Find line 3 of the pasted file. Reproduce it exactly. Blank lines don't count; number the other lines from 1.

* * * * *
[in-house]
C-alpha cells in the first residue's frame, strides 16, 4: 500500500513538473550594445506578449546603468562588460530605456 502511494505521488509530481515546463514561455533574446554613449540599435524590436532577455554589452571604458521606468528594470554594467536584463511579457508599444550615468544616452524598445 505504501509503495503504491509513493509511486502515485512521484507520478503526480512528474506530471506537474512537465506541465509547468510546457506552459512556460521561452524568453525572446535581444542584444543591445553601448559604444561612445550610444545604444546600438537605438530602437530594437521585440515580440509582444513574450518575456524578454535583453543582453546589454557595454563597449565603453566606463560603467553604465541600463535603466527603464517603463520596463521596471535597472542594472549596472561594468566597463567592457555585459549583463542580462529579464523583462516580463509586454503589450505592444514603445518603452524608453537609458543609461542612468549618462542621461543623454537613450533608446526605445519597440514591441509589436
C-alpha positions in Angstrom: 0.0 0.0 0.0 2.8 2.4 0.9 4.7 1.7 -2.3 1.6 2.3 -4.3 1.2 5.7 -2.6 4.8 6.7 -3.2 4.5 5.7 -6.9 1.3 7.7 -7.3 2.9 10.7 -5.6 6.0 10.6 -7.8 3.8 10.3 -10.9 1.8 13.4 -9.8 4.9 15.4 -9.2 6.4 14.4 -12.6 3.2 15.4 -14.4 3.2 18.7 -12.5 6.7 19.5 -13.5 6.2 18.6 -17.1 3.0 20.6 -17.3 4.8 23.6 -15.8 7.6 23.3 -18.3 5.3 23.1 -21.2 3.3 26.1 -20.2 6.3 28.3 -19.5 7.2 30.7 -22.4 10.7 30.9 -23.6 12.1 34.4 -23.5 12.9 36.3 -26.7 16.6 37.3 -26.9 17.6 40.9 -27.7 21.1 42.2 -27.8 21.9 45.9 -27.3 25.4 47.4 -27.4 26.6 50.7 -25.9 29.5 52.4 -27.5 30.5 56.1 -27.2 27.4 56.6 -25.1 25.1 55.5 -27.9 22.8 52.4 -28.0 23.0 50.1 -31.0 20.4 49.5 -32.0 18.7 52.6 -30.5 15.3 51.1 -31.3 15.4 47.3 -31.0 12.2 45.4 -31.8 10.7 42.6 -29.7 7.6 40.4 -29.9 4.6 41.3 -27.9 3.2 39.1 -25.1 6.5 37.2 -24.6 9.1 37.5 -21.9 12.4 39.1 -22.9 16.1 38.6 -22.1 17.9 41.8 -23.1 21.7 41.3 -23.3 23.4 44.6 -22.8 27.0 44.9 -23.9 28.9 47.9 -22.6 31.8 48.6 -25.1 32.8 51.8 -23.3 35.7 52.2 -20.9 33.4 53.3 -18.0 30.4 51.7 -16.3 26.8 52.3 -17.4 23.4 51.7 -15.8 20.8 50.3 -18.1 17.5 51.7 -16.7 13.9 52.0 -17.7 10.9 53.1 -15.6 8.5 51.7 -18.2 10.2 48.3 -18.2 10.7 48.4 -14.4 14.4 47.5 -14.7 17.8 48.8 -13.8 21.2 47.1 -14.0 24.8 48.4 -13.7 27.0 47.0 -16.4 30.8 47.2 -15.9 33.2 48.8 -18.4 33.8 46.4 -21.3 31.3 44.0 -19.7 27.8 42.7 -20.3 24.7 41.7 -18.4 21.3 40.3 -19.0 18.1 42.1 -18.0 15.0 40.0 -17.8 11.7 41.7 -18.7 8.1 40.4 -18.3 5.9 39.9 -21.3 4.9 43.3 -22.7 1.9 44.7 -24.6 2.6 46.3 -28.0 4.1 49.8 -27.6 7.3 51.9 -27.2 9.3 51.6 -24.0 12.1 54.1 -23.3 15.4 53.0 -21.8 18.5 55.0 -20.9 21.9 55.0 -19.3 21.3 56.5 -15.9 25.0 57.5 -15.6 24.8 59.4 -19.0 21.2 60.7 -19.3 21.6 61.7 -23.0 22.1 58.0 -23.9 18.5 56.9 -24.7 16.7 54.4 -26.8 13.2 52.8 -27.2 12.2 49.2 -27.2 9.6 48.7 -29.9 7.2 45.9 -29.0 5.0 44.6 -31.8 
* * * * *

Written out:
C-alpha positions in Angstrom: 0.0 0.0 0.0 2.8 2.4 0.9 4.7 1.7 -2.3 1.6 2.3 -4.3 1.2 5.7 -2.6 4.8 6.7 -3.2 4.5 5.7 -6.9 1.3 7.7 -7.3 2.9 10.7 -5.6 6.0 10.6 -7.8 3.8 10.3 -10.9 1.8 13.4 -9.8 4.9 15.4 -9.2 6.4 14.4 -12.6 3.2 15.4 -14.4 3.2 18.7 -12.5 6.7 19.5 -13.5 6.2 18.6 -17.1 3.0 20.6 -17.3 4.8 23.6 -15.8 7.6 23.3 -18.3 5.3 23.1 -21.2 3.3 26.1 -20.2 6.3 28.3 -19.5 7.2 30.7 -22.4 10.7 30.9 -23.6 12.1 34.4 -23.5 12.9 36.3 -26.7 16.6 37.3 -26.9 17.6 40.9 -27.7 21.1 42.2 -27.8 21.9 45.9 -27.3 25.4 47.4 -27.4 26.6 50.7 -25.9 29.5 52.4 -27.5 30.5 56.1 -27.2 27.4 56.6 -25.1 25.1 55.5 -27.9 22.8 52.4 -28.0 23.0 50.1 -31.0 20.4 49.5 -32.0 18.7 52.6 -30.5 15.3 51.1 -31.3 15.4 47.3 -31.0 12.2 45.4 -31.8 10.7 42.6 -29.7 7.6 40.4 -29.9 4.6 41.3 -27.9 3.2 39.1 -25.1 6.5 37.2 -24.6 9.1 37.5 -21.9 12.4 39.1 -22.9 16.1 38.6 -22.1 17.9 41.8 -23.1 21.7 41.3 -23.3 23.4 44.6 -22.8 27.0 44.9 -23.9 28.9 47.9 -22.6 31.8 48.6 -25.1 32.8 51.8 -23.3 35.7 52.2 -20.9 33.4 53.3 -18.0 30.4 51.7 -16.3 26.8 52.3 -17.4 23.4 51.7 -15.8 20.8 50.3 -18.1 17.5 51.7 -16.7 13.9 52.0 -17.7 10.9 53.1 -15.6 8.5 51.7 -18.2 10.2 48.3 -18.2 10.7 48.4 -14.4 14.4 47.5 -14.7 17.8 48.8 -13.8 21.2 47.1 -14.0 24.8 48.4 -13.7 27.0 47.0 -16.4 30.8 47.2 -15.9 33.2 48.8 -18.4 33.8 46.4 -21.3 31.3 44.0 -19.7 27.8 42.7 -20.3 24.7 41.7 -18.4 21.3 40.3 -19.0 18.1 42.1 -18.0 15.0 40.0 -17.8 11.7 41.7 -18.7 8.1 40.4 -18.3 5.9 39.9 -21.3 4.9 43.3 -22.7 1.9 44.7 -24.6 2.6 46.3 -28.0 4.1 49.8 -27.6 7.3 51.9 -27.2 9.3 51.6 -24.0 12.1 54.1 -23.3 15.4 53.0 -21.8 18.5 55.0 -20.9 21.9 55.0 -19.3 21.3 56.5 -15.9 25.0 57.5 -15.6 24.8 59.4 -19.0 21.2 60.7 -19.3 21.6 61.7 -23.0 22.1 58.0 -23.9 18.5 56.9 -24.7 16.7 54.4 -26.8 13.2 52.8 -27.2 12.2 49.2 -27.2 9.6 48.7 -29.9 7.2 45.9 -29.0 5.0 44.6 -31.8 